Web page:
It is part of the decor and in time should become quite fashionable, a bit like ripped or cut-out jeans.
                    For advice and direction, consult with your preferred interior decorator .

                    BTW, I like that calculator Stephen, except it does not give the option to calculate or read in metric.
                    When is the USA going to catch up?[IMG]/forum/images/smilies/smile.png[/IMG]
                    A bit of trig is good exercise too.
                    Last edited by slow_runner; 30 Jan 2020, 5:41 PM.

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                      #11
                      Originally posted by stephen212 View Post
                      The comments above would suggest to someone unfamiliar with wheelchairs and camber that there's a significant difference between 0 and 2 degrees camber. It's really quite subtle.

                      You can play around with this chair width calculator to get actual data.
                      Subtle maybe, but using the preset example and changing it to 0 camber changes the width by 1.4 inches narrow at the bottom and wider at the top. Before this thread I too had been considering making a change to 2 degrees on one of my chairs, but not now.
                      I have had periodic paralysis all my life. I lost my ability to walk in 2011 beginning with a spinal block, which was used for a hip fracture caused by periodic paralysis.

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                        #12
                        Also makes a difference in being more critical measuring toe in/out. Not much but drag is drag.

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                          #13
                          Originally posted by nonoise View Post
                          .... and wider at the top.....
                          Where do you see this? I've been considering changing mine from 4deg to 2deg but that would be a deal killer for me.

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                            #14
                            Originally posted by August West View Post
                            Have used camber a long time ago. But the problems outweigh the benefits. Camber adds lateral stability. You can speed around turns easier, like ramp switchbacks. But who cares? The real benefit for camber in everyday life is that you're less likely to tip while picking stuff up from the ground on a steep incline. But how often does that happen? Just have to be more careful. Would never go back to camber. There are places that I can barely make it through the doorway. If I had camber I couldn't go to these places. That's far more important to me than performance. Besides, how much performance is gained with camber? It's negligible off the court. The exception may be if you're pushing all day. Then you may see some benefit. But if your shoulders are feeling it already, then you need a SmartDrive not camber.

                            My solution to prevent scraping my knuckles is to be more careful. After all, if you're scraping your knuckles and you add camber, then you're scraping your wheels and destroying the doorways. Better to destroy doorways than knuckles. But still unacceptable IMO. After all it's possible to be careful. It's impossible to make it through a doorway that's narrower than your chair.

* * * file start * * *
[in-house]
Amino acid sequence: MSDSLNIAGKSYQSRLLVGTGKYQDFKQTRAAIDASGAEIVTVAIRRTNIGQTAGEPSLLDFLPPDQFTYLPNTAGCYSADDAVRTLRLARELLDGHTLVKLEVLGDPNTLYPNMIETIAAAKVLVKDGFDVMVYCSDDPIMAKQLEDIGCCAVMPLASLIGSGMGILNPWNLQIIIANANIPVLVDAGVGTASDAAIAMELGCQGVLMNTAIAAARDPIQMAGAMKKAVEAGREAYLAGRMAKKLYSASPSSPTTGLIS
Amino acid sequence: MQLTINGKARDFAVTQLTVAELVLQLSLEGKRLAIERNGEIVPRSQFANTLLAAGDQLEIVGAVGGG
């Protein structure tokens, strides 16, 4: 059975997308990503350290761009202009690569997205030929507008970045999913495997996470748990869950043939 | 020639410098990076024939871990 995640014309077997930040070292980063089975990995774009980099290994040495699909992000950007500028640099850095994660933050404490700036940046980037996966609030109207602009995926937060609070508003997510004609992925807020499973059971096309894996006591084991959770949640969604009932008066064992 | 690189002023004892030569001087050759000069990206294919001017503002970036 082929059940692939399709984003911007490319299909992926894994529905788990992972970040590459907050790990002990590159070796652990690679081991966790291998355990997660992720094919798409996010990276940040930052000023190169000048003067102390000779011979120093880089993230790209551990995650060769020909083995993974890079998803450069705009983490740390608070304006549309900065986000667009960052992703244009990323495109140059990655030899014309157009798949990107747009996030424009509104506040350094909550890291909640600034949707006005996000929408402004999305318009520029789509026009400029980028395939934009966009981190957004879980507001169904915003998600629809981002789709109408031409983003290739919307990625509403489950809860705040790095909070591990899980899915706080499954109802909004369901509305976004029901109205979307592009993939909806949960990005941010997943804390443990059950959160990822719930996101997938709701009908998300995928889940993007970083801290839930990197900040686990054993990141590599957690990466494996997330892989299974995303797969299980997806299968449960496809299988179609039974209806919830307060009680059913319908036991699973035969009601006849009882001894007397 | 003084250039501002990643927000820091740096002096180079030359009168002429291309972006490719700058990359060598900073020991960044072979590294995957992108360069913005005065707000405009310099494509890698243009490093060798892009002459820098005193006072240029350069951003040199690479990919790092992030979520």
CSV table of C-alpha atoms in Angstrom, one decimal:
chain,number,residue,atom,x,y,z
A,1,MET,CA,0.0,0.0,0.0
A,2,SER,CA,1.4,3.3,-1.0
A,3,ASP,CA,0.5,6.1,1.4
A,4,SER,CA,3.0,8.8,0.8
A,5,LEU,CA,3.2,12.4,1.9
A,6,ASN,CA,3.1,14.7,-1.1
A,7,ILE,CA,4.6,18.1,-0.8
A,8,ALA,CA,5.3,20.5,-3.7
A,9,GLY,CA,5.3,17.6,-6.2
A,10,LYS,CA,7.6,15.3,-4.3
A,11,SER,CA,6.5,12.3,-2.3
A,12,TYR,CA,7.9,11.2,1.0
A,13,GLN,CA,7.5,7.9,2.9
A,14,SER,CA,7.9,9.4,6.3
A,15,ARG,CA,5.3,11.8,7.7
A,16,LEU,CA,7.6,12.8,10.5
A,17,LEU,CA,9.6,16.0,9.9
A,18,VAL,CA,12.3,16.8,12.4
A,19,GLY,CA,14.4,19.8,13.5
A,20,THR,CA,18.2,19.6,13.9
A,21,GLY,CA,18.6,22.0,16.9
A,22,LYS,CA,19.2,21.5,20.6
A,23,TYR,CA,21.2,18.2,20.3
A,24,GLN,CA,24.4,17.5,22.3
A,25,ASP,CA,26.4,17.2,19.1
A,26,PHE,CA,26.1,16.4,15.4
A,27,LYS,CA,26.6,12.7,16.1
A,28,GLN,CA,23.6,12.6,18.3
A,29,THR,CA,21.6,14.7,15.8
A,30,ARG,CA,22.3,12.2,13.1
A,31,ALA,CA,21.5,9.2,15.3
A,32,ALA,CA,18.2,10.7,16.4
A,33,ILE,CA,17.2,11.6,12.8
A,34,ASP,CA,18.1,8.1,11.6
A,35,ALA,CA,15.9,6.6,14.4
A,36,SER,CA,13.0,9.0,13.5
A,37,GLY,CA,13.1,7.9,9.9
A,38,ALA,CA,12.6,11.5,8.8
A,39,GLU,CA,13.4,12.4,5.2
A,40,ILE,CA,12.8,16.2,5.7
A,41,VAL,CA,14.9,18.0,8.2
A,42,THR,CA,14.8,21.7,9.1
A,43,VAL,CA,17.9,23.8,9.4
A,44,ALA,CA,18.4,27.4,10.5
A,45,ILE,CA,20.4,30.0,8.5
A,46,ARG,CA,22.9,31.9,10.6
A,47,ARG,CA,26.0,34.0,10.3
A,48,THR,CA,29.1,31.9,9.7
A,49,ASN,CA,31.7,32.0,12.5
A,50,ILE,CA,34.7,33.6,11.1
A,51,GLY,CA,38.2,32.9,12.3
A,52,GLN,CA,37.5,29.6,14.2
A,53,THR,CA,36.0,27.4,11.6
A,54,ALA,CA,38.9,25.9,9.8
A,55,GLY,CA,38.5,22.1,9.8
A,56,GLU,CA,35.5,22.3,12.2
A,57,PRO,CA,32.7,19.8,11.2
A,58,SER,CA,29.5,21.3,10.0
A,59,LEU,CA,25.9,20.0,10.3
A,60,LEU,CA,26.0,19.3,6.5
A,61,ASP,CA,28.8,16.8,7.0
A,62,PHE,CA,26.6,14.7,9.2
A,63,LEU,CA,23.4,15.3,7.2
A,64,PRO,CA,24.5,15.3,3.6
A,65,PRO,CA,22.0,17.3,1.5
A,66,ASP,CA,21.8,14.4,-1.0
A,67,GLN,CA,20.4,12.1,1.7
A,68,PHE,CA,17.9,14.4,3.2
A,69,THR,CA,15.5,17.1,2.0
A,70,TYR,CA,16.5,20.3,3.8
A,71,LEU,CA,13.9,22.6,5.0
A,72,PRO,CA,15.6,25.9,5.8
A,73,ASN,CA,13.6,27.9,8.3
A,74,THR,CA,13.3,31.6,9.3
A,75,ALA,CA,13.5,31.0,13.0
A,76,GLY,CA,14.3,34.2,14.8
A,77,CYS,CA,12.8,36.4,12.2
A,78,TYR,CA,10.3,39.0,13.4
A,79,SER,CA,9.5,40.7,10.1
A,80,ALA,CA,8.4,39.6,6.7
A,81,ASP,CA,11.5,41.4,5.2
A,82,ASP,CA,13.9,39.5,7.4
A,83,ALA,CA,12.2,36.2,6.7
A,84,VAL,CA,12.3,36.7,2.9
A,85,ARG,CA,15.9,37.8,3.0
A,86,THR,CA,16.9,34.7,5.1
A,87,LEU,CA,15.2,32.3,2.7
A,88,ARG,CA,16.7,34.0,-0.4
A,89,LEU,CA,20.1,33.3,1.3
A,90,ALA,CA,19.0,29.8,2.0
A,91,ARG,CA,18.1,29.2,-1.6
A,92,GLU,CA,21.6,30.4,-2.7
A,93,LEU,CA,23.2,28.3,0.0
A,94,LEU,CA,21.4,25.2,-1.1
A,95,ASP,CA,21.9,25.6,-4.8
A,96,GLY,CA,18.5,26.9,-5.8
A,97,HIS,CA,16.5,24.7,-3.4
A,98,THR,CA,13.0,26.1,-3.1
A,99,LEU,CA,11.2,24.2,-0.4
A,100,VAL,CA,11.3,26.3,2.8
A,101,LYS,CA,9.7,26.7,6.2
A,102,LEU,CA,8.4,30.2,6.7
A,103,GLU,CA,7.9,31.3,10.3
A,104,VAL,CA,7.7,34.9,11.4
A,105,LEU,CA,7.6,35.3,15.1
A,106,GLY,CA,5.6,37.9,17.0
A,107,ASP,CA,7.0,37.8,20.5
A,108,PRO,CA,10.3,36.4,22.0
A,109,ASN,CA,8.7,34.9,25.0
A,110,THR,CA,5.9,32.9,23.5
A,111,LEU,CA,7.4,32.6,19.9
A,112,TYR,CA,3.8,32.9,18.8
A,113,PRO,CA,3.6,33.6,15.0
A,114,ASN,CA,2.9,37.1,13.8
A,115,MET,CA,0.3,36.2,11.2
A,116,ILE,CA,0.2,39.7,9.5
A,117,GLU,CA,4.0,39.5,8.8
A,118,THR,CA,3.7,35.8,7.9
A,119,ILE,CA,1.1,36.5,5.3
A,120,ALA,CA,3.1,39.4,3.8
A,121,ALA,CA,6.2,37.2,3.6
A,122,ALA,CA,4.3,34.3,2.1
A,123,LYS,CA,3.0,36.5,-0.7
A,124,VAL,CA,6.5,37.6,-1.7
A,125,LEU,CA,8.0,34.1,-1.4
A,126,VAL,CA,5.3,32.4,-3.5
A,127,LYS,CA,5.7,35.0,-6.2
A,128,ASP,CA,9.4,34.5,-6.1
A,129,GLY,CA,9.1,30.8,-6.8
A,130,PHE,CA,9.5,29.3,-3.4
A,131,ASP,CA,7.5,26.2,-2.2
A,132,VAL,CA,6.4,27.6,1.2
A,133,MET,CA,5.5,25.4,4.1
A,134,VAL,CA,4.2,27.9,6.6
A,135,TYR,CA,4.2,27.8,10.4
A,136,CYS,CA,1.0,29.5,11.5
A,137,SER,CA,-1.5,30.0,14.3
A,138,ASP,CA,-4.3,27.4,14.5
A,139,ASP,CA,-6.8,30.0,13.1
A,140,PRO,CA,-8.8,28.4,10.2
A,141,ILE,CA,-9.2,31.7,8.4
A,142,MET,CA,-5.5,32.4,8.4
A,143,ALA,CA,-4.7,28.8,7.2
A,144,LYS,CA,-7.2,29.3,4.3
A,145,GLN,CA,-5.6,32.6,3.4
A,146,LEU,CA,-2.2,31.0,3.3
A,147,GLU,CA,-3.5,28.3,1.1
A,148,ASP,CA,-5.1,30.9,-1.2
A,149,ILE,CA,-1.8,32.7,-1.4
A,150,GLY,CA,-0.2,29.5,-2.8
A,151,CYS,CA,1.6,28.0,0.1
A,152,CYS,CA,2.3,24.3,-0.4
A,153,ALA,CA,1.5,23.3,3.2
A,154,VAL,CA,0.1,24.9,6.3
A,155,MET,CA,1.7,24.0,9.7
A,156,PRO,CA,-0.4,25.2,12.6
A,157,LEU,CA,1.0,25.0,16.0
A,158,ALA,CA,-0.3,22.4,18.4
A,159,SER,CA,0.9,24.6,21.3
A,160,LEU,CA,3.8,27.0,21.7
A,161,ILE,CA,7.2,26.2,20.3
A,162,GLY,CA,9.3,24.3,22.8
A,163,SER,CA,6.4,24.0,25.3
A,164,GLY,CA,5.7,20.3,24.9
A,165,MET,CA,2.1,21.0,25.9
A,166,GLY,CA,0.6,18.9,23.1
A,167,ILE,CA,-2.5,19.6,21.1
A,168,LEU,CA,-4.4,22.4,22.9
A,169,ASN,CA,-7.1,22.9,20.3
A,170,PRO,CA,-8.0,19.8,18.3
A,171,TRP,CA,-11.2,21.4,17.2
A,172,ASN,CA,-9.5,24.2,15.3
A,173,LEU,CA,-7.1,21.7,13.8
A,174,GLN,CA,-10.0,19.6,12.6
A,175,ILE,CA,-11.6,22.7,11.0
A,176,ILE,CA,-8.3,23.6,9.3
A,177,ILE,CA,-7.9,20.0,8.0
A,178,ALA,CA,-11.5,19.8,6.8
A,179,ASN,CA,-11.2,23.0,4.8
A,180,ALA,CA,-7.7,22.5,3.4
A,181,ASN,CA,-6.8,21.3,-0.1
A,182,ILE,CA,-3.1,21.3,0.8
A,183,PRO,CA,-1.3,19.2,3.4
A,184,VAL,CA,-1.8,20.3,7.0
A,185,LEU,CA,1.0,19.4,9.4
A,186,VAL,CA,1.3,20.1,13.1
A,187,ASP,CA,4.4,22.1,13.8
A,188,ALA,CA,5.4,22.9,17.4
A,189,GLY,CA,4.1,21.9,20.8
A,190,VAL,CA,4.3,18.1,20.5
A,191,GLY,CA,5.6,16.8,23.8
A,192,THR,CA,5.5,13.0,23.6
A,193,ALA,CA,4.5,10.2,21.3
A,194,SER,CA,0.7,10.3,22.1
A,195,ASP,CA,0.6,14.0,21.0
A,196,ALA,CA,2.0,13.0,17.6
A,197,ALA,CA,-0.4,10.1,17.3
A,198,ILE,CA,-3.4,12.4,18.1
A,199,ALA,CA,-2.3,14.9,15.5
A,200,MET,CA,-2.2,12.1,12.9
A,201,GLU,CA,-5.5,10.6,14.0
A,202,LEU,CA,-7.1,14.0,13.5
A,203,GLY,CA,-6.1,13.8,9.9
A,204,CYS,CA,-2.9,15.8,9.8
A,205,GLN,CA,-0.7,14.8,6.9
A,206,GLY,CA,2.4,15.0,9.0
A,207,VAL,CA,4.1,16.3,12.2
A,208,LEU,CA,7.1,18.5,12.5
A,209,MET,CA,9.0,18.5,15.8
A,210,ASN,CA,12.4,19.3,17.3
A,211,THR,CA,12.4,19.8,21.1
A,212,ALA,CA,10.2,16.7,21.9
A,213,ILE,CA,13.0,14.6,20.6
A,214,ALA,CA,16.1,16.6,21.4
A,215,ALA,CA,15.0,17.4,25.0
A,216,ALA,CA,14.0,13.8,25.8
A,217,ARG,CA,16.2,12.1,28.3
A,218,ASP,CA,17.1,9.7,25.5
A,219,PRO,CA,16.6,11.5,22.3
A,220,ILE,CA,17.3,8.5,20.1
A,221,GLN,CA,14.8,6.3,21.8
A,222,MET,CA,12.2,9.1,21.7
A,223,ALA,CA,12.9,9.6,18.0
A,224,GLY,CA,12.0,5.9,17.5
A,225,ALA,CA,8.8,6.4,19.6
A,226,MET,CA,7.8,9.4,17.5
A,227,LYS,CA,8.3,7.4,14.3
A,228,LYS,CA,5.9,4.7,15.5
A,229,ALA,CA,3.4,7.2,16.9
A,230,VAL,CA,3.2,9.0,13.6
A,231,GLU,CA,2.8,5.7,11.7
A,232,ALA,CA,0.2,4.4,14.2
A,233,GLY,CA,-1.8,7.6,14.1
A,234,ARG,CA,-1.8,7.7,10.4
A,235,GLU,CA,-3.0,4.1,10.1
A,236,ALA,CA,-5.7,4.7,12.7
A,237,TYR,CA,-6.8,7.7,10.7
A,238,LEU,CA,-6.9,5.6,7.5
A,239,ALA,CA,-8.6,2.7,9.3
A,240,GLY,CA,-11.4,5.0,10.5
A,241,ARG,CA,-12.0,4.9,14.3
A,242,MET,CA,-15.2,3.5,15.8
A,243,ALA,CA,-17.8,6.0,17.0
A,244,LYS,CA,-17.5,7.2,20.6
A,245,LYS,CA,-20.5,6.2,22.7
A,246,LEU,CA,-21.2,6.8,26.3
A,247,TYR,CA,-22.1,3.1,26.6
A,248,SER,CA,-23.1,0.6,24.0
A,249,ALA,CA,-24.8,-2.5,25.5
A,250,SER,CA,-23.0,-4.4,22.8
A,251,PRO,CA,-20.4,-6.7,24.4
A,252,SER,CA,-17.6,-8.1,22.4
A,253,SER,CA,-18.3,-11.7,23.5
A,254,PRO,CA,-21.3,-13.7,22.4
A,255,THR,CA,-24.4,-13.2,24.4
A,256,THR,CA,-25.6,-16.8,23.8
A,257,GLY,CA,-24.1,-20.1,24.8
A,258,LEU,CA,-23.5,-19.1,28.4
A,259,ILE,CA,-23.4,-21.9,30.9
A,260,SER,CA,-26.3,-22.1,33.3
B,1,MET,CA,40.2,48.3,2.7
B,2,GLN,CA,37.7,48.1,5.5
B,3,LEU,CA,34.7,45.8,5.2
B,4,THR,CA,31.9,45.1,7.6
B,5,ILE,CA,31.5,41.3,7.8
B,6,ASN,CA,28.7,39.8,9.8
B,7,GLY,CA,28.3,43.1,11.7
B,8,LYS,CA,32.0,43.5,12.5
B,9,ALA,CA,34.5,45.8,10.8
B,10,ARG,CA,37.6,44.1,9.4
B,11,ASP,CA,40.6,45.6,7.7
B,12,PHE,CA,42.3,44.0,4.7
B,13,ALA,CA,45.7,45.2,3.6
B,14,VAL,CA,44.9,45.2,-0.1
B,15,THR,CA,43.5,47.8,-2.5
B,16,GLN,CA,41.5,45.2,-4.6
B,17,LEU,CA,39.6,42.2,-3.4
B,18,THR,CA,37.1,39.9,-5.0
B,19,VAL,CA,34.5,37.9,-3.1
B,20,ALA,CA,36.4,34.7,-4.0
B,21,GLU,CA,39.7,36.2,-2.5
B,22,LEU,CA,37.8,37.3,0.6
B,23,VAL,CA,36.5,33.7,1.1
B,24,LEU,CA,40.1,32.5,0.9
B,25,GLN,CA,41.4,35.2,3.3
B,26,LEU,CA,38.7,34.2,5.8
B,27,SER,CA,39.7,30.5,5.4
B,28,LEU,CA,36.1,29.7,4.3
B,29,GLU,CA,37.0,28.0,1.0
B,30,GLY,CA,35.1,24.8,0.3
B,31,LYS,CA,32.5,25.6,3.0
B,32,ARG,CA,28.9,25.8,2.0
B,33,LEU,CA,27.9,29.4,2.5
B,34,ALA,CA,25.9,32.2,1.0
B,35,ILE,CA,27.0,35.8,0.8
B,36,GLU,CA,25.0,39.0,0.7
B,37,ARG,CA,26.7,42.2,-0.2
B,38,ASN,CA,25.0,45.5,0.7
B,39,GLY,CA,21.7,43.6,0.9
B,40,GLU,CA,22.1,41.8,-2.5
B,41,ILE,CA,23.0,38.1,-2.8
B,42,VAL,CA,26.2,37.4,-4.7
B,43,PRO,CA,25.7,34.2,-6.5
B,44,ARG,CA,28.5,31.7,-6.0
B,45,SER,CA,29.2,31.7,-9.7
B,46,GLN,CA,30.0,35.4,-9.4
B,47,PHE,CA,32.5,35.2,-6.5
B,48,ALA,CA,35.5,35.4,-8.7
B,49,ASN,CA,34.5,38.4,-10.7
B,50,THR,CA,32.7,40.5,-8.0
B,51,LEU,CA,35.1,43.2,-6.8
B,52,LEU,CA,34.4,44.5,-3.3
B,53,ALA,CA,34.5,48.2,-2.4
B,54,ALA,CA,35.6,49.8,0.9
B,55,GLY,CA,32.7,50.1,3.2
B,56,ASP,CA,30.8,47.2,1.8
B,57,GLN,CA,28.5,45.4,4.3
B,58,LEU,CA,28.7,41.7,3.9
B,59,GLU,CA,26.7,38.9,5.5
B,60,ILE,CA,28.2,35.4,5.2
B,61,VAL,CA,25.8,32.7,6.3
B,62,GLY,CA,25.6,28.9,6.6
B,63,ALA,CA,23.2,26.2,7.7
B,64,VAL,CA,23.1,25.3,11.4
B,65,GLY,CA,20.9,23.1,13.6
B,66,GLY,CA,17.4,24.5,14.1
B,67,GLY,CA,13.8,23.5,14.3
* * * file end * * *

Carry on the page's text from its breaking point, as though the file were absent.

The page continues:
I agree that width is very important, but for me personally, even with two degrees of camber my chair is less than 21" wide. I could drop an inch and a half off of that, but it would make minimal difference. In the US the smallest (standard) sized interior door is 24" (so say 22" to account for the width the door itself takes up when open). I can get through that with my camber and even if I somehow managed to get down to a slender 19" it would still be hopeless to get through the next standard door size which is 18" (so probably 16" or so accounting for the width of the door as above).

                            Using the calculator someone stephen posted, the camber on a 15 or 16" wide chair may well be the difference between getting through some doors or not getting through them, so I'd agree zero camber is the way to go in that case.

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                              #15
                              Originally posted by stephen212 View Post
                              The comments above would suggest to someone unfamiliar with wheelchairs and camber that there's a significant difference between 0 and 2 degrees camber. It's really quite subtle.

                              You can play around with this chair width calculator to get actual data.
                              Either you make it through the doorway or you don't. Not subtle when you can't because of camber.

                              Keep in mind that when you add camber two things happen: 1) the distance between wheels increases at the bottom of the wheels, and 2) the distance between wheels decreases at the top of the wheels.

                              For example, you have 16" seat width, 1" wheel spacing, 0 camber, 25 inch wheels and long tabs. The result is that the width of the wheels is 23" at the top and bottom. Now, let's say you add 2 degrees camber. The results are as follows:
                              1. width at the bottom of the wheel = 24.5"
                              2. width at the top of the wheel = 21.5"

                              You're not done. Because the top of the wheels are closer together, they are rubbing against your thighs. To restore the same clearance you had before, you have to increase the axle spacing by 3/4". The results are as follows:
                              1. width at the bottom of the wheel = 26"
                              2. width at the top of the wheel = 23"

                              Going from 23" wide to 24.5" is bad enough. You just eliminated clearance through a standard 24" doorway. Going to 26" is ridiculous IMO.